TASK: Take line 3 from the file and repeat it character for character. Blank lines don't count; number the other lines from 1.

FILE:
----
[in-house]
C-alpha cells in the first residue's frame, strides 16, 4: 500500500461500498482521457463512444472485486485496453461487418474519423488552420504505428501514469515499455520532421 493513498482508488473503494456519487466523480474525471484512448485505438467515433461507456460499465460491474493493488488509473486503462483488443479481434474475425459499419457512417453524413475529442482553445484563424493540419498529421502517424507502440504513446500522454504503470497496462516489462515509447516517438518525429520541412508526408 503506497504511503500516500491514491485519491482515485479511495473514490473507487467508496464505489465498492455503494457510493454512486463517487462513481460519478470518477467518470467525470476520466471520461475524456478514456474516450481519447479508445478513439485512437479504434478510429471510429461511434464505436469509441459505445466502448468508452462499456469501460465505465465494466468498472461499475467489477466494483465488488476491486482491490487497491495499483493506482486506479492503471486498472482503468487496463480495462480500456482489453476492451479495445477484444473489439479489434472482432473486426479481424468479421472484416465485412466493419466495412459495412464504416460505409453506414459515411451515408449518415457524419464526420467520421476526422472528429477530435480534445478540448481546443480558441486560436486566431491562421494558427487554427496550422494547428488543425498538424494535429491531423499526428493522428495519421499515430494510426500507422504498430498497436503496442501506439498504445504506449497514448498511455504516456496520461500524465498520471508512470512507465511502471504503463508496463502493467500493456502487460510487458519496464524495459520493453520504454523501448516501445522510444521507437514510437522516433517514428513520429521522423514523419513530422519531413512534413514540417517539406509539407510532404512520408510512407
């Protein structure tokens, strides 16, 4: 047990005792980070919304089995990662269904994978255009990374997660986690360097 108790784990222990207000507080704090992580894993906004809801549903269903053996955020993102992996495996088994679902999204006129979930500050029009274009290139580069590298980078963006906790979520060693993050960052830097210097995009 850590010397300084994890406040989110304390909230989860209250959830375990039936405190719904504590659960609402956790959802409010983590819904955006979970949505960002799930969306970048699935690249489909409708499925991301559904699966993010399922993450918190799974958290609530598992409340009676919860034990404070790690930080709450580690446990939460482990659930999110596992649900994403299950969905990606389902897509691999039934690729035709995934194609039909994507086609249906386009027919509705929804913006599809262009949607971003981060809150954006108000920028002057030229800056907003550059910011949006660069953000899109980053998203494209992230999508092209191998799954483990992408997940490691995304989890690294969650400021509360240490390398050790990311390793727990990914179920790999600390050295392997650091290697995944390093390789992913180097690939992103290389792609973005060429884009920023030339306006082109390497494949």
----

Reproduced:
């Protein structure tokens, strides 16, 4: 047990005792980070919304089995990662269904994978255009990374997660986690360097 108790784990222990207000507080704090992580894993906004809801549903269903053996955020993102992996495996088994679902999204006129979930500050029009274009290139580069590298980078963006906790979520060693993050960052830097210097995009 850590010397300084994890406040989110304390909230989860209250959830375990039936405190719904504590659960609402956790959802409010983590819904955006979970949505960002799930969306970048699935690249489909409708499925991301559904699966993010399922993450918190799974958290609530598992409340009676919860034990404070790690930080709450580690446990939460482990659930999110596992649900994403299950969905990606389902897509691999039934690729035709995934194609039909994507086609249906386009027919509705929804913006599809262009949607971003981060809150954006108000920028002057030229800056907003550059910011949006660069953000899109980053998203494209992230999508092209191998799954483990992408997940490691995304989890690294969650400021509360240490390398050790990311390793727990990914179920790999600390050295392997650091290697995944390093390789992913180097690939992103290389792609973005060429884009920023030339306006082109390497494949």